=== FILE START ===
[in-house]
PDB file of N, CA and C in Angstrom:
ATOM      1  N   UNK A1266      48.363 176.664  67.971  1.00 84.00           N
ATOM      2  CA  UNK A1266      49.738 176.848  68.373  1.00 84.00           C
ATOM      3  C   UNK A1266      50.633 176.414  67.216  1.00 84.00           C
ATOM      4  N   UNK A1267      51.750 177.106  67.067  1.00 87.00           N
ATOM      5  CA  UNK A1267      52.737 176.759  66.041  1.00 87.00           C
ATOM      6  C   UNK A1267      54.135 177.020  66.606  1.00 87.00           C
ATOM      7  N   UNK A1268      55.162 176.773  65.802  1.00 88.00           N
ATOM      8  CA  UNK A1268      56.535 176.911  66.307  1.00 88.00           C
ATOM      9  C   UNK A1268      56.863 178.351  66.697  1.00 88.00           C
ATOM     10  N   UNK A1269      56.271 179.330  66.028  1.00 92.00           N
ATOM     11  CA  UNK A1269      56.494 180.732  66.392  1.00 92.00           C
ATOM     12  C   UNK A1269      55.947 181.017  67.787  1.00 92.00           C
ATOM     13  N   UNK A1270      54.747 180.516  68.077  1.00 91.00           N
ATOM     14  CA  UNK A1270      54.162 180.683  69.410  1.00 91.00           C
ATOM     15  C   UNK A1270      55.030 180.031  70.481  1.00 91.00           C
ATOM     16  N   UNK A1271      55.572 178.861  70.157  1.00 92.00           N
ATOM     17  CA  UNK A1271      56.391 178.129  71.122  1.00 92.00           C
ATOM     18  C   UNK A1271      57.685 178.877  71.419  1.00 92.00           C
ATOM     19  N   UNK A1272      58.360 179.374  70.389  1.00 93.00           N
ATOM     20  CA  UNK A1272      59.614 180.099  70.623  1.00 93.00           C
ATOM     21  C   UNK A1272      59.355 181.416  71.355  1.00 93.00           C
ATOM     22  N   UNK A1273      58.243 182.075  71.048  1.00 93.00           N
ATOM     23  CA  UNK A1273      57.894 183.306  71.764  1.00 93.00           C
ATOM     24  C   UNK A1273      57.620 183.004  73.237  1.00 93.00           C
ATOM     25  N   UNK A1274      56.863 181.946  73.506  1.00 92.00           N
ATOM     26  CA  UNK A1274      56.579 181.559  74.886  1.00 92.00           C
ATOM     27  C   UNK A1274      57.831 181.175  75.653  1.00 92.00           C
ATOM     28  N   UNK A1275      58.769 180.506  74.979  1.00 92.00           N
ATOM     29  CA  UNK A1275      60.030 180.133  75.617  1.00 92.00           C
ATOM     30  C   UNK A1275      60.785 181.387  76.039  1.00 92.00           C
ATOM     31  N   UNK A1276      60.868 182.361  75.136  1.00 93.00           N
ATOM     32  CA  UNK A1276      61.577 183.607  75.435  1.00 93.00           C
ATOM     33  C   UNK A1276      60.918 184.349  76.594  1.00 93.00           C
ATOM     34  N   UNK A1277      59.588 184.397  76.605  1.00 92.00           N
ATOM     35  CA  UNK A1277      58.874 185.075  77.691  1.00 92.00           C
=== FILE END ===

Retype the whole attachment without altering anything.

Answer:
[in-house]
PDB file of N, CA and C in Angstrom:
ATOM      1  N   UNK A1266      48.363 176.664  67.971  1.00 84.00           N
ATOM      2  CA  UNK A1266      49.738 176.848  68.373  1.00 84.00           C
ATOM      3  C   UNK A1266      50.633 176.414  67.216  1.00 84.00           C
ATOM      4  N   UNK A1267      51.750 177.106  67.067  1.00 87.00           N
ATOM      5  CA  UNK A1267      52.737 176.759  66.041  1.00 87.00           C
ATOM      6  C   UNK A1267      54.135 177.020  66.606  1.00 87.00           C
ATOM      7  N   UNK A1268      55.162 176.773  65.802  1.00 88.00           N
ATOM      8  CA  UNK A1268      56.535 176.911  66.307  1.00 88.00           C
ATOM      9  C   UNK A1268      56.863 178.351  66.697  1.00 88.00           C
ATOM     10  N   UNK A1269      56.271 179.330  66.028  1.00 92.00           N
ATOM     11  CA  UNK A1269      56.494 180.732  66.392  1.00 92.00           C
ATOM     12  C   UNK A1269      55.947 181.017  67.787  1.00 92.00           C
ATOM     13  N   UNK A1270      54.747 180.516  68.077  1.00 91.00           N
ATOM     14  CA  UNK A1270      54.162 180.683  69.410  1.00 91.00           C
ATOM     15  C   UNK A1270      55.030 180.031  70.481  1.00 91.00           C
ATOM     16  N   UNK A1271      55.572 178.861  70.157  1.00 92.00           N
ATOM     17  CA  UNK A1271      56.391 178.129  71.122  1.00 92.00           C
ATOM     18  C   UNK A1271      57.685 178.877  71.419  1.00 92.00           C
ATOM     19  N   UNK A1272      58.360 179.374  70.389  1.00 93.00           N
ATOM     20  CA  UNK A1272      59.614 180.099  70.623  1.00 93.00           C
ATOM     21  C   UNK A1272      59.355 181.416  71.355  1.00 93.00           C
ATOM     22  N   UNK A1273      58.243 182.075  71.048  1.00 93.00           N
ATOM     23  CA  UNK A1273      57.894 183.306  71.764  1.00 93.00           C
ATOM     24  C   UNK A1273      57.620 183.004  73.237  1.00 93.00           C
ATOM     25  N   UNK A1274      56.863 181.946  73.506  1.00 92.00           N
ATOM     26  CA  UNK A1274      56.579 181.559  74.886  1.00 92.00           C
ATOM     27  C   UNK A1274      57.831 181.175  75.653  1.00 92.00           C
ATOM     28  N   UNK A1275      58.769 180.506  74.979  1.00 92.00           N
ATOM     29  CA  UNK A1275      60.030 180.133  75.617  1.00 92.00           C
ATOM     30  C   UNK A1275      60.785 181.387  76.039  1.00 92.00           C
ATOM     31  N   UNK A1276      60.868 182.361  75.136  1.00 93.00           N
ATOM     32  CA  UNK A1276      61.577 183.607  75.435  1.00 93.00           C
ATOM     33  C   UNK A1276      60.918 184.349  76.594  1.00 93.00           C
ATOM     34  N   UNK A1277      59.588 184.397  76.605  1.00 92.00           N
ATOM     35  CA  UNK A1277      58.874 185.075  77.691  1.00 92.00           C